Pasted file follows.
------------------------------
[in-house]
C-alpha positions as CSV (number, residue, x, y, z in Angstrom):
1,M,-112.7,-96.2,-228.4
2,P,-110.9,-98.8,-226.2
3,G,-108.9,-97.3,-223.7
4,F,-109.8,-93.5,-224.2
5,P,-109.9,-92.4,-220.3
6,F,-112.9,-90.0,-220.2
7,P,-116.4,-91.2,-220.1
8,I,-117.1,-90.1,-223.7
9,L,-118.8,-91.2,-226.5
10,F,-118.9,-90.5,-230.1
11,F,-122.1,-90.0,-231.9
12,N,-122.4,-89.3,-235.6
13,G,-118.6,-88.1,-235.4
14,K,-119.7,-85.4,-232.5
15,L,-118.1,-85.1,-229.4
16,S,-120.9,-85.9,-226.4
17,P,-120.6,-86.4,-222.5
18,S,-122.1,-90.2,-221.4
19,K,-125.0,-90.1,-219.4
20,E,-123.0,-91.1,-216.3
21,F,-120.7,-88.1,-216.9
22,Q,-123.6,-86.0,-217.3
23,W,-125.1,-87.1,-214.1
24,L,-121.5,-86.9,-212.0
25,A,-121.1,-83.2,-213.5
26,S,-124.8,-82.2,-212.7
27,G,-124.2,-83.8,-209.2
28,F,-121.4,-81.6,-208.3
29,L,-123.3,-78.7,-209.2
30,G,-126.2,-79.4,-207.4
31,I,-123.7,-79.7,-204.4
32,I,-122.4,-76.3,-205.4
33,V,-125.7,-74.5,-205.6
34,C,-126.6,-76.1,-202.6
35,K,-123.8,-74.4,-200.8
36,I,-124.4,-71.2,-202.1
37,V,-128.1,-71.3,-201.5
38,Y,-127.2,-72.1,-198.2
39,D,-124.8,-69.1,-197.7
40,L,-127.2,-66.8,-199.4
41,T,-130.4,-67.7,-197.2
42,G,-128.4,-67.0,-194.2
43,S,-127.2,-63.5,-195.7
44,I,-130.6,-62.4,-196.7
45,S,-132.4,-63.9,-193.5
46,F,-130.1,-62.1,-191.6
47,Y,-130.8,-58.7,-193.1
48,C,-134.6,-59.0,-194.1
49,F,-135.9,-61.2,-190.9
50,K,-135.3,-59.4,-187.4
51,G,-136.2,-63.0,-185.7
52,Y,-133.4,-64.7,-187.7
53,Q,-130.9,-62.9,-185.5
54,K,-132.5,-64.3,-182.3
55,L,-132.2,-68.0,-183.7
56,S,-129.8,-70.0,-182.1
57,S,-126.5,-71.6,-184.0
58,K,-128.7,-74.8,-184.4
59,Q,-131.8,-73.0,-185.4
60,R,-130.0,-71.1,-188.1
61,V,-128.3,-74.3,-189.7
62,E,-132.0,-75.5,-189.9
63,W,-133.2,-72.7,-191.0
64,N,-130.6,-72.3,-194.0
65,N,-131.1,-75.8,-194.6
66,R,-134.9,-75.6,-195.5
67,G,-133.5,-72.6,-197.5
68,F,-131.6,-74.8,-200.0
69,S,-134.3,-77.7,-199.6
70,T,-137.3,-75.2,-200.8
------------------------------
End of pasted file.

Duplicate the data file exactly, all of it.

[in-house]
C-alpha positions as CSV (number, residue, x, y, z in Angstrom):
1,M,-112.7,-96.2,-228.4
2,P,-110.9,-98.8,-226.2
3,G,-108.9,-97.3,-223.7
4,F,-109.8,-93.5,-224.2
5,P,-109.9,-92.4,-220.3
6,F,-112.9,-90.0,-220.2
7,P,-116.4,-91.2,-220.1
8,I,-117.1,-90.1,-223.7
9,L,-118.8,-91.2,-226.5
10,F,-118.9,-90.5,-230.1
11,F,-122.1,-90.0,-231.9
12,N,-122.4,-89.3,-235.6
13,G,-118.6,-88.1,-235.4
14,K,-119.7,-85.4,-232.5
15,L,-118.1,-85.1,-229.4
16,S,-120.9,-85.9,-226.4
17,P,-120.6,-86.4,-222.5
18,S,-122.1,-90.2,-221.4
19,K,-125.0,-90.1,-219.4
20,E,-123.0,-91.1,-216.3
21,F,-120.7,-88.1,-216.9
22,Q,-123.6,-86.0,-217.3
23,W,-125.1,-87.1,-214.1
24,L,-121.5,-86.9,-212.0
25,A,-121.1,-83.2,-213.5
26,S,-124.8,-82.2,-212.7
27,G,-124.2,-83.8,-209.2
28,F,-121.4,-81.6,-208.3
29,L,-123.3,-78.7,-209.2
30,G,-126.2,-79.4,-207.4
31,I,-123.7,-79.7,-204.4
32,I,-122.4,-76.3,-205.4
33,V,-125.7,-74.5,-205.6
34,C,-126.6,-76.1,-202.6
35,K,-123.8,-74.4,-200.8
36,I,-124.4,-71.2,-202.1
37,V,-128.1,-71.3,-201.5
38,Y,-127.2,-72.1,-198.2
39,D,-124.8,-69.1,-197.7
40,L,-127.2,-66.8,-199.4
41,T,-130.4,-67.7,-197.2
42,G,-128.4,-67.0,-194.2
43,S,-127.2,-63.5,-195.7
44,I,-130.6,-62.4,-196.7
45,S,-132.4,-63.9,-193.5
46,F,-130.1,-62.1,-191.6
47,Y,-130.8,-58.7,-193.1
48,C,-134.6,-59.0,-194.1
49,F,-135.9,-61.2,-190.9
50,K,-135.3,-59.4,-187.4
51,G,-136.2,-63.0,-185.7
52,Y,-133.4,-64.7,-187.7
53,Q,-130.9,-62.9,-185.5
54,K,-132.5,-64.3,-182.3
55,L,-132.2,-68.0,-183.7
56,S,-129.8,-70.0,-182.1
57,S,-126.5,-71.6,-184.0
58,K,-128.7,-74.8,-184.4
59,Q,-131.8,-73.0,-185.4
60,R,-130.0,-71.1,-188.1
61,V,-128.3,-74.3,-189.7
62,E,-132.0,-75.5,-189.9
63,W,-133.2,-72.7,-191.0
64,N,-130.6,-72.3,-194.0
65,N,-131.1,-75.8,-194.6
66,R,-134.9,-75.6,-195.5
67,G,-133.5,-72.6,-197.5
68,F,-131.6,-74.8,-200.0
69,S,-134.3,-77.7,-199.6
70,T,-137.3,-75.2,-200.8